World media is reporting about certain changes happening in the U.S. policy on Asia-Pacific region. Experts also agree that U.S. position on this front is slightly different. New developments are evidently taking place in the global geopolitics. Forecasts are not excluding this region to serve as a flashpoint for military hostilities. Meanwhile, U.S. is boosting its military presence there, with constant territorial claims of regional countries on the backdrop. Opinions regarding the outcome of these processes differ.
Washington’s ambitions: search for a new balance
Speculations are that the U.S. policy towards China has become preconditioned. Appearance of seemingly keen interest for cooperation turned out to be deceiving. Processes of recent days confirmed this assumption. On 5 February, the U.S. Congress deliberated upon the country’s policy in Asia, and decided to switch from balanced to more resolute position on the territorial disputes in the Asia-Pacific. The exercise of force was also taken into account. Analysts describe it as Washington’s inclination to dictate imperial ambitions (see: Vladimir Odintsov. The USA’s Asia policy is Shifting / “New Eastern Outlook”, 12 February 2014).
This a fascinating development in view of increasing U.S. criticism of the official Beijing on the issue of islands in the East China Sea. America apparently is starting to pursue a more systematic policy towards this region that sees growingly frequent encounters of pressure and use of military force. China’s announcement of the air defense identification zone that included the controversial islands mentioned above was apparently a deliberate move.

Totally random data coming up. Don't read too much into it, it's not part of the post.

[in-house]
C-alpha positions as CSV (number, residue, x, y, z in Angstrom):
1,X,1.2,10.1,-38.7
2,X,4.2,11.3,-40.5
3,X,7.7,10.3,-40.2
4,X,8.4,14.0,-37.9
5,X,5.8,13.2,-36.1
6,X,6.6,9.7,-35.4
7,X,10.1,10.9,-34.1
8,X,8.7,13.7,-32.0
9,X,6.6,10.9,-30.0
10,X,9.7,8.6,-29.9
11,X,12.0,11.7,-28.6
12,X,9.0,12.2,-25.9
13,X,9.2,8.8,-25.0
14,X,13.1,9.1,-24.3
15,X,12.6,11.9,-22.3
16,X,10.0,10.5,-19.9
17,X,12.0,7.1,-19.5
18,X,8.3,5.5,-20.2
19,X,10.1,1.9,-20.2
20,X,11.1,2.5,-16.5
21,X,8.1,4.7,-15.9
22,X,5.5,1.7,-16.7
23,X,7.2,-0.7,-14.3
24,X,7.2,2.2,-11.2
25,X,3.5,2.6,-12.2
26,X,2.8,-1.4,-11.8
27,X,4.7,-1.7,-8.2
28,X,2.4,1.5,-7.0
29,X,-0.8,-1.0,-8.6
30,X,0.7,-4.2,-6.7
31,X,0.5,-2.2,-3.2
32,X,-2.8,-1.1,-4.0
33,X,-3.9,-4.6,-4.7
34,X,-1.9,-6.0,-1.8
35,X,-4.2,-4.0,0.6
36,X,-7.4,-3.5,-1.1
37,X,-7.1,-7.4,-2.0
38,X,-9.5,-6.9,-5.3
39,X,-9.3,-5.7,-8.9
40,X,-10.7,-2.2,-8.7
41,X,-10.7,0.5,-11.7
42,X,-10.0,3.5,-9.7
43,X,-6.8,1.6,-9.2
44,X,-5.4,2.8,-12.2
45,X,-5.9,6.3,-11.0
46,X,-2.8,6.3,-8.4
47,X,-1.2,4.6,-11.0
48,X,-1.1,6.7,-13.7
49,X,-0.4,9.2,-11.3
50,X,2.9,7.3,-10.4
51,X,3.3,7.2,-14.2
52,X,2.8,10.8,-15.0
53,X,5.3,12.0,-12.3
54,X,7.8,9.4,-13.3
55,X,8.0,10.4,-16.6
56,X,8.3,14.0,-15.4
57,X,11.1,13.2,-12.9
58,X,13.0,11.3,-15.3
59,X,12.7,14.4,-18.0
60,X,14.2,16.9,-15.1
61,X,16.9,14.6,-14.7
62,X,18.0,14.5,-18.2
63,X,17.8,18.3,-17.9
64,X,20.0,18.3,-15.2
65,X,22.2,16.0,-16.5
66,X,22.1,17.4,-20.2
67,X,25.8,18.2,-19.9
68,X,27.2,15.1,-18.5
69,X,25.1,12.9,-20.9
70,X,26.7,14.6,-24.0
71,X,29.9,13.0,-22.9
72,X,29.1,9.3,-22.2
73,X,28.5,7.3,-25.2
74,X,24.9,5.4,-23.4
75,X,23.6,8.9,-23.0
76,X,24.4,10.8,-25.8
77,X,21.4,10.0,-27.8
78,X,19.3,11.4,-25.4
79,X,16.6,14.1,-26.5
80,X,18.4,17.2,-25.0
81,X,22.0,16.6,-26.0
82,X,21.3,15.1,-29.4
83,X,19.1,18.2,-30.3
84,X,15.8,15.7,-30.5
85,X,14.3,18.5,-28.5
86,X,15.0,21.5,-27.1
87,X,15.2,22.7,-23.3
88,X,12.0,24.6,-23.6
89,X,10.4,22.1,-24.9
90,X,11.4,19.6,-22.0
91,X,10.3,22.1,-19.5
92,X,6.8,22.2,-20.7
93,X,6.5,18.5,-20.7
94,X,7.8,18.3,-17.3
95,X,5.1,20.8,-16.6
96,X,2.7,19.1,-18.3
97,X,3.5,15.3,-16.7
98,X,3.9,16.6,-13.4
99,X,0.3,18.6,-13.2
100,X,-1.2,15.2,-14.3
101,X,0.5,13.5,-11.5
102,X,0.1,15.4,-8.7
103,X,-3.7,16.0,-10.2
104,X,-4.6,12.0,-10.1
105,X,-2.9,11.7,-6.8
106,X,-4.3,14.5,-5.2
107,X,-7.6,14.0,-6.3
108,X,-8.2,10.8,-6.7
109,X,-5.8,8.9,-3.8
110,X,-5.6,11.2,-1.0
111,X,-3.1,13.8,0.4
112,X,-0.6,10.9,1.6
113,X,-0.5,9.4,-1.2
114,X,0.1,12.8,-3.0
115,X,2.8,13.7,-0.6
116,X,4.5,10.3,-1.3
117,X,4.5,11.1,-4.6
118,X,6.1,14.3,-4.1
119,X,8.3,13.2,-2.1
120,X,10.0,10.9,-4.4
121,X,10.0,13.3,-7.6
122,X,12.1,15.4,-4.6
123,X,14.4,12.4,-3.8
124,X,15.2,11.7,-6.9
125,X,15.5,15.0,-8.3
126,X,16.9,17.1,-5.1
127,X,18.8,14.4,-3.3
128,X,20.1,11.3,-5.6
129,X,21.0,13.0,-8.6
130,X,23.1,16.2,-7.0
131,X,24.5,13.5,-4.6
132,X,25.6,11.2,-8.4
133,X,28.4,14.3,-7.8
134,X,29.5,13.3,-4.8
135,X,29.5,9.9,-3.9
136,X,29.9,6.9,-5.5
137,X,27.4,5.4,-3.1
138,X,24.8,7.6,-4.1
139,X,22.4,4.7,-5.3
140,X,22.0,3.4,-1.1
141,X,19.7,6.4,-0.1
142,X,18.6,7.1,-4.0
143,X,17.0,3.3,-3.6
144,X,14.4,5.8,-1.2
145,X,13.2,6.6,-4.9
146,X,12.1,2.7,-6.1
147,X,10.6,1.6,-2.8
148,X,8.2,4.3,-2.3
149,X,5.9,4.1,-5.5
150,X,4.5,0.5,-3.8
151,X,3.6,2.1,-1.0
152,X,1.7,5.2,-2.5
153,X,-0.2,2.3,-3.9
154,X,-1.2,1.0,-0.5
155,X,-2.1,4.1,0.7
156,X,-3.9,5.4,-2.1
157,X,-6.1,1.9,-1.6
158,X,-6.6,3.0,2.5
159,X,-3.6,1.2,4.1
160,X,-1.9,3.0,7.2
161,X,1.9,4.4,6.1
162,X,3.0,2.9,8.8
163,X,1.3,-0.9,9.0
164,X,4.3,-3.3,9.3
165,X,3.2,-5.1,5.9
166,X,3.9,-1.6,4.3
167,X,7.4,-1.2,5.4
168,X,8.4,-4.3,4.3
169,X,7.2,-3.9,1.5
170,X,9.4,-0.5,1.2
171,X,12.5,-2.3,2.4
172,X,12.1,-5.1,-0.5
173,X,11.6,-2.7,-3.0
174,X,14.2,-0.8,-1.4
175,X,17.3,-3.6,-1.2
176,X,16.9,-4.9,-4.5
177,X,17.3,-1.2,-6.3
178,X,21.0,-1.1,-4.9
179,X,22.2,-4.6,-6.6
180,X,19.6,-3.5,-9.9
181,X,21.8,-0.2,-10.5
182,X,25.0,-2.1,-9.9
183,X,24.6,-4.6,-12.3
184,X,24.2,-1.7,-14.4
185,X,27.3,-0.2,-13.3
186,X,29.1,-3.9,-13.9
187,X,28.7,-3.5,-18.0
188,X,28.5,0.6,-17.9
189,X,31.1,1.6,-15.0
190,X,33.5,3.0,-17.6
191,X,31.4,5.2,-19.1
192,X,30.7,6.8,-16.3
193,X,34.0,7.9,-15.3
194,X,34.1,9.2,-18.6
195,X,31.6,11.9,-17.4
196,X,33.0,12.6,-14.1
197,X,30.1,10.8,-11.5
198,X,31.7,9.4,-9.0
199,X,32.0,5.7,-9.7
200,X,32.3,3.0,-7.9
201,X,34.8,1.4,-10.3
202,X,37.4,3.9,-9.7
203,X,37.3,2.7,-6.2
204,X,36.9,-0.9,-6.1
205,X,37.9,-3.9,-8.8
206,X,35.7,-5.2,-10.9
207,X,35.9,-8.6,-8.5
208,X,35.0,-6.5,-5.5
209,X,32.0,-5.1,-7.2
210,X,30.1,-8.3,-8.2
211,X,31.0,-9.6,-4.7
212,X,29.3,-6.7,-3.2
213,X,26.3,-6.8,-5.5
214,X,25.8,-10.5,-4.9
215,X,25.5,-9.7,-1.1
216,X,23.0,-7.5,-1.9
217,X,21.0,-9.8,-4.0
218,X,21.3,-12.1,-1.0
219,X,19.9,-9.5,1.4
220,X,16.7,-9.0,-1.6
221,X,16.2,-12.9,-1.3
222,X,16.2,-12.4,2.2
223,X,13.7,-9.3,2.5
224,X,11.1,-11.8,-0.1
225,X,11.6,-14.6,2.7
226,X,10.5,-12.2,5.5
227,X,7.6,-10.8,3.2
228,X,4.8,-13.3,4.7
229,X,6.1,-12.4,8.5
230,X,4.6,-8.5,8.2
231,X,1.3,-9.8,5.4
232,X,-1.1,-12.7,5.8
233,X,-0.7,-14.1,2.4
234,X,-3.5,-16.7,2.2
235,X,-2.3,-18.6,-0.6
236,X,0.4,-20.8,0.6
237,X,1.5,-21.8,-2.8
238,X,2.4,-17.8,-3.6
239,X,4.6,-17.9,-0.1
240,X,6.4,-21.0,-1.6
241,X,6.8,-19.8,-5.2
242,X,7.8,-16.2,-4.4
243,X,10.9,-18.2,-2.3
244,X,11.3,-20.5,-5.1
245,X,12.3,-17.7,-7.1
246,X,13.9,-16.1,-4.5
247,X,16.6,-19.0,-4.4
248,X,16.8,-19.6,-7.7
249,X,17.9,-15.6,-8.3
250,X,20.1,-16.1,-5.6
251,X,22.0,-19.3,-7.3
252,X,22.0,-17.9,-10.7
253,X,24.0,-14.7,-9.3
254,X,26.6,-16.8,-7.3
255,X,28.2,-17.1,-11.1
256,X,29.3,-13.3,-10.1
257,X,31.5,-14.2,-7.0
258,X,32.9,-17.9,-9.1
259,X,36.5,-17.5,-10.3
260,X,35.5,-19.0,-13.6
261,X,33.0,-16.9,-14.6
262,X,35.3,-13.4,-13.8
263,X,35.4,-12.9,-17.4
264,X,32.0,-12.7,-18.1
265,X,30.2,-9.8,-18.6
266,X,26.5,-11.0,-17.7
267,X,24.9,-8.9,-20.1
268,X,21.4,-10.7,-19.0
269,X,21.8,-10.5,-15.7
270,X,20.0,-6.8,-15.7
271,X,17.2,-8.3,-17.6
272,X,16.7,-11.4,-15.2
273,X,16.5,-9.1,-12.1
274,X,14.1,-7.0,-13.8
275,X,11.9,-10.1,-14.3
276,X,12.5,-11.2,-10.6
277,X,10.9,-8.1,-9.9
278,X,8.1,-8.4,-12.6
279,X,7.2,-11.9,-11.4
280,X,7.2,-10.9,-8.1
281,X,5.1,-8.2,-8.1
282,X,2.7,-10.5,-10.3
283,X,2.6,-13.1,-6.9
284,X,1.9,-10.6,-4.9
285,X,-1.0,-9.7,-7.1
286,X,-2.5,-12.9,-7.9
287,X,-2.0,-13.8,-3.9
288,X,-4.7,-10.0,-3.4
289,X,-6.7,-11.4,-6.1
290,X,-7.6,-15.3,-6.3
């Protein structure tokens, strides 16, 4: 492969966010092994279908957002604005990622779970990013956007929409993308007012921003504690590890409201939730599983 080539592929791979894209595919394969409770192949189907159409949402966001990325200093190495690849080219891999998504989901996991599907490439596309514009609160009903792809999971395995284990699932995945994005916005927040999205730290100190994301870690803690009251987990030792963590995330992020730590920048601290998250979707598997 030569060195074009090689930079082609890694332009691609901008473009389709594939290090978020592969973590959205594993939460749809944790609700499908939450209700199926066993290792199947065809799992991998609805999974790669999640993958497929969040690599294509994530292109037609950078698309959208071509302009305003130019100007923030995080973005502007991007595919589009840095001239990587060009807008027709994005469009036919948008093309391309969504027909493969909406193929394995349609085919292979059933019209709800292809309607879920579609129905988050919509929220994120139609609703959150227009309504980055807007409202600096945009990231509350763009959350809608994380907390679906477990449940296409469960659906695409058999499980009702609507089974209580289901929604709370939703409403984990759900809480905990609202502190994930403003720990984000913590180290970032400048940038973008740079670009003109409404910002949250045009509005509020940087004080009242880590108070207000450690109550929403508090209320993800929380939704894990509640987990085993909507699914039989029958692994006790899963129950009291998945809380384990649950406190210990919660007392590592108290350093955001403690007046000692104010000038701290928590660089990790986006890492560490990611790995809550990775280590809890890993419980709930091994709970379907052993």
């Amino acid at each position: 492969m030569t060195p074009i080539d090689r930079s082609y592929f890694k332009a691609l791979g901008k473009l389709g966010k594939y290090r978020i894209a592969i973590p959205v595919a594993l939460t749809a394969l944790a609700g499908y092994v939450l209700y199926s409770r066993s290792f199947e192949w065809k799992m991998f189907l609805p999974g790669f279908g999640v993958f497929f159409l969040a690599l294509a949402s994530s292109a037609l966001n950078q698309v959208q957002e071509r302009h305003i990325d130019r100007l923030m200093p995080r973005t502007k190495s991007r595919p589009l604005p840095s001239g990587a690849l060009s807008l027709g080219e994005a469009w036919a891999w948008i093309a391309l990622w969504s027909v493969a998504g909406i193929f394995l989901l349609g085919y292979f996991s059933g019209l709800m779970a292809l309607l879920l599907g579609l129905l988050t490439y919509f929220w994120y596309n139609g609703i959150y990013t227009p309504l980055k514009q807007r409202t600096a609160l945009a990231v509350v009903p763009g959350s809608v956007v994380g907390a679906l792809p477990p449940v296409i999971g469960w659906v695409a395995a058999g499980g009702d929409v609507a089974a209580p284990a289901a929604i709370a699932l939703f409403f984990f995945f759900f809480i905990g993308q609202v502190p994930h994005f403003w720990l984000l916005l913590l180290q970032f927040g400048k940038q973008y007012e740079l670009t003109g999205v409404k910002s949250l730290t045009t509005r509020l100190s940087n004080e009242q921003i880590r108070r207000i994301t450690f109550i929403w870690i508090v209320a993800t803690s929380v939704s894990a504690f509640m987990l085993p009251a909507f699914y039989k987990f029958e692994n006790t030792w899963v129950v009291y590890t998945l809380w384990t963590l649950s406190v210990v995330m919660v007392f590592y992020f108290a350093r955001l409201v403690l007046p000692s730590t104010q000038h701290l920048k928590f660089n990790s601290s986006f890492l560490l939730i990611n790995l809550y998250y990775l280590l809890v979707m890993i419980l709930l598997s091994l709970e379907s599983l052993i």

Washington used this development as a pretext for taking it to the next level of pressure application and threat making. The argument of the observers is underpinned by the U.S. trade turnover in the South China Sea that stands at $1.2 trillion (see: previous source) – a truly impressive figure. Nonetheless, the substance of the problem defies trade. Essentially, it is the content and objectives identified within the geopolitics pursued by the U.S. This is the very perspective that produced several aspects that deserve to be taken into account.